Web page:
Cardiac ion channelopathies are responsible for an ever-increasing number and diversity of familial cardiac arrhythmia syndromes. We describe a new clinical entity that consists of an ST-segment elevation in the right precordial ECG leads, a shorter-than-normal QT interval, and a history of sudden cardiac death.
Methods and Results
Eighty-two consecutive probands with Brugada syndrome were screened for ion channel gene mutations with direct sequencing. Site-directed mutagenesis was performed, and CHO-K1 cells were cotransfected with cDNAs encoding wild-type or mutant CACNB2b (Cavβ2b), CACNA2D1 (Cavα2δ1), and CACNA1C tagged with enhanced yellow fluorescent protein (Cav1.2). Whole-cell patch-clamp studies were performed after 48 to 72 hours. Three probands displaying ST-segment elevation and corrected QT intervals ≤360 ms had mutations in genes encoding the cardiac L-type calcium channel. Corrected QT ranged from 330 to 370 ms among probands and clinically affected family members. Rate adaptation of QT interval was reduced. Quinidine normalized the QT interval and prevented stimulation-induced ventricular tachycardia. Genetic and heterologous expression studies revealed loss-of-function missense mutations in CACNA1C (A39V and G490R) and CACNB2 (S481L) encoding the α1- and β2b-subunits of the L-type calcium channel. Confocal microscopy revealed a defect in trafficking of A39V Cav1.2 channels but normal trafficking of channels containing G490R Cav1.2 or S481L Cavβ2b-subunits.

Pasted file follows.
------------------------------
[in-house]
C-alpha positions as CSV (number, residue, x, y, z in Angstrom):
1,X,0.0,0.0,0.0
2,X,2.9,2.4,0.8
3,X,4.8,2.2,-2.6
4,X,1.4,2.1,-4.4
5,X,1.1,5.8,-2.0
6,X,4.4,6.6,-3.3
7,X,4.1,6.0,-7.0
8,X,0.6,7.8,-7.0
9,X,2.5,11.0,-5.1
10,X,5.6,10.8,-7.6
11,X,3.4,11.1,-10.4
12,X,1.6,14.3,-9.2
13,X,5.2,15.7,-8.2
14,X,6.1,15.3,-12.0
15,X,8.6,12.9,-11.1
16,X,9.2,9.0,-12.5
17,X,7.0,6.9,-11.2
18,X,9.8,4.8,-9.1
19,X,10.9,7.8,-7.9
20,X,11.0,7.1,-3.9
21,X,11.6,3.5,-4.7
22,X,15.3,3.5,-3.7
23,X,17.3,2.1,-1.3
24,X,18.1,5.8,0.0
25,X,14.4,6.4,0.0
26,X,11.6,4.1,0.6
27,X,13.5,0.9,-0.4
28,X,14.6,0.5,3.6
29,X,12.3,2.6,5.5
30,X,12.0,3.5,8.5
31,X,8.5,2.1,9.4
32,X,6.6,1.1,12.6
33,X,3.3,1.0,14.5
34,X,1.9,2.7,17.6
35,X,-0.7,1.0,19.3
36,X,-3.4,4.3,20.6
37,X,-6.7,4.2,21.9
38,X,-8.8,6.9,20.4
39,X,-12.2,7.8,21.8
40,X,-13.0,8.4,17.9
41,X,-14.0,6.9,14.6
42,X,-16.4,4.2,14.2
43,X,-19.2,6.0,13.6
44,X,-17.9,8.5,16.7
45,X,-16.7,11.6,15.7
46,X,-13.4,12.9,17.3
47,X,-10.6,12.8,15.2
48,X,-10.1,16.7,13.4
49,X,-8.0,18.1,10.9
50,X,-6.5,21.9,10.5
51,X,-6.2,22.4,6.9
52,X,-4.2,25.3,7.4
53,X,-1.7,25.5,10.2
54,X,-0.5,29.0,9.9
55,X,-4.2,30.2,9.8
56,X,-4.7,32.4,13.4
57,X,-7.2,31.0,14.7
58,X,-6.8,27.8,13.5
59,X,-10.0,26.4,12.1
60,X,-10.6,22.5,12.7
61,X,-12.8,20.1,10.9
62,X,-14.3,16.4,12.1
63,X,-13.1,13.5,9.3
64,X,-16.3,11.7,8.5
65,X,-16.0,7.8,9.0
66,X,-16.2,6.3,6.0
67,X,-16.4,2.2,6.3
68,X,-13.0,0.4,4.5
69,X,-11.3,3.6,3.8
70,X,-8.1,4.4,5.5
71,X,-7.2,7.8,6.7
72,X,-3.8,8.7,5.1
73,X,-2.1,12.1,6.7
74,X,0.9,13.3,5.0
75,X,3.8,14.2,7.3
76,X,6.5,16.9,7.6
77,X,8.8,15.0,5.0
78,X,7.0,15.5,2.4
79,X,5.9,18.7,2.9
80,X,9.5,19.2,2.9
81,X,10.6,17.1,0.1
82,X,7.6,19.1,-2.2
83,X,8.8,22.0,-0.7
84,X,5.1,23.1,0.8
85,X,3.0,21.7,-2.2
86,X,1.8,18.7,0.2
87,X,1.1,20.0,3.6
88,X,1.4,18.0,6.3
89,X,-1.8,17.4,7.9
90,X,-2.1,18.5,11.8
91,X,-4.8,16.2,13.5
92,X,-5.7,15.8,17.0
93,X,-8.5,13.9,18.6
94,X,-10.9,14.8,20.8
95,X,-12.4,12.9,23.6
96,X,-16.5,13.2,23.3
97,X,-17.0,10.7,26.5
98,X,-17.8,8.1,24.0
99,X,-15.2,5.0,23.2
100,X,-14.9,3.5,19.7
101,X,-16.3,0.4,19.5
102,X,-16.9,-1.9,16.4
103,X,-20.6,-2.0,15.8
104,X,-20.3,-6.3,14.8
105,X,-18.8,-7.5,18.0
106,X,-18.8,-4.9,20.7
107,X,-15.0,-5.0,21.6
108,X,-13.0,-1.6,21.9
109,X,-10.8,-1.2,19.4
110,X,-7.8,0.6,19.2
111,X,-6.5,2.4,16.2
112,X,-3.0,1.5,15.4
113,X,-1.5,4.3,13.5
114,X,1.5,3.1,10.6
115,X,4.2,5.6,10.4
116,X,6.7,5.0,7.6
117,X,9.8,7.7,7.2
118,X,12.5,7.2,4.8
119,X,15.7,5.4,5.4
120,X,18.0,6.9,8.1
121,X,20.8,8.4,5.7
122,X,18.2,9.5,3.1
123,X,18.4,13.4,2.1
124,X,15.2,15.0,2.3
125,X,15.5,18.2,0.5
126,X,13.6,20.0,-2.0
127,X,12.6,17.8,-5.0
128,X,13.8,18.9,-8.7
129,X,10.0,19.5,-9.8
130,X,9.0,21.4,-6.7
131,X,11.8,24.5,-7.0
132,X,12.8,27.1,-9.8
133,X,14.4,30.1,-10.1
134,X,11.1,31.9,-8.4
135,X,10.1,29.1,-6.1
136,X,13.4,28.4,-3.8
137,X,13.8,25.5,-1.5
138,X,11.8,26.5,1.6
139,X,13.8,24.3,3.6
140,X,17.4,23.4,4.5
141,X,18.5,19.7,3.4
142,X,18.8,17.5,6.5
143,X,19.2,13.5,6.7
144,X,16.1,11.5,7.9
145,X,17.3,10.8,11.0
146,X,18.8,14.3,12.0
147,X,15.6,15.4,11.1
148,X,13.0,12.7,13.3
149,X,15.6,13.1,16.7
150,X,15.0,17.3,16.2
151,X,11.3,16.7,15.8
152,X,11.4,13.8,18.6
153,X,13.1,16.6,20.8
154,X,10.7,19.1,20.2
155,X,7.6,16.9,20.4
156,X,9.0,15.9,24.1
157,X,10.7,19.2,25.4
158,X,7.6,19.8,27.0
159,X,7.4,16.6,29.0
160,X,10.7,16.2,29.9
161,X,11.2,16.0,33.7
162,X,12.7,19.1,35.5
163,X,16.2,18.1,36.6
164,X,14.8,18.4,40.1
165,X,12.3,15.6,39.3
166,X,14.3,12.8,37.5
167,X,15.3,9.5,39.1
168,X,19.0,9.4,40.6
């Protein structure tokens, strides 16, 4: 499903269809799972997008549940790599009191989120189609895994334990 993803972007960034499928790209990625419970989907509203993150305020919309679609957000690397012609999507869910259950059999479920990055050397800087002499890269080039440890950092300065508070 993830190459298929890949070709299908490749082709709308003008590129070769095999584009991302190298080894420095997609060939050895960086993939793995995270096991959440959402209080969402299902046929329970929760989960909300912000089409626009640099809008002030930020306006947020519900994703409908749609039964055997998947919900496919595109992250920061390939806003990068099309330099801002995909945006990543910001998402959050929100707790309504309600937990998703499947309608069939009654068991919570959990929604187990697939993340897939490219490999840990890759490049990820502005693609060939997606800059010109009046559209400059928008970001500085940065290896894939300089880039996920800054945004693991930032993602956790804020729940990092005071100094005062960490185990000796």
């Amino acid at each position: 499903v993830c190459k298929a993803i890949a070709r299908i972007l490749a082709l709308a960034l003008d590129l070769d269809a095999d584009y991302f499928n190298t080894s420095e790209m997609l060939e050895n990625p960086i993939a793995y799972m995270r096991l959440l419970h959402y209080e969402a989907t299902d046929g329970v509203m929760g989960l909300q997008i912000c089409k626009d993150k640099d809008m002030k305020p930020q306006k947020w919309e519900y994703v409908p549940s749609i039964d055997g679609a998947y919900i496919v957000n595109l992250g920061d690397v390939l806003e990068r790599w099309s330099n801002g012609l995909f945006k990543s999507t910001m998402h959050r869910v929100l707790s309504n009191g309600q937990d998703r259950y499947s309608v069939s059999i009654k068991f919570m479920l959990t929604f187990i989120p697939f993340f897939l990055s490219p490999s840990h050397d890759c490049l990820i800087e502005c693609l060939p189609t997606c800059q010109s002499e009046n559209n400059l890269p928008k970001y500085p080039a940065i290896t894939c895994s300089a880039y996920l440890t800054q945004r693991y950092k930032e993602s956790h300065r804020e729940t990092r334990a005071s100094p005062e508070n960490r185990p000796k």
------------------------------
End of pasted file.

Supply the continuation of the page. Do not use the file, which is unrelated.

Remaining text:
This is the first report of loss-of-function mutations in genes encoding the cardiac L-type calcium channel to be associated with a familial sudden cardiac death syndrome in which a Brugada syndrome phenotype is combined with shorter-than-normal QT intervals.
Keywords: arrhythmia, genetics, electrophysiology, tachycardia, fibrillation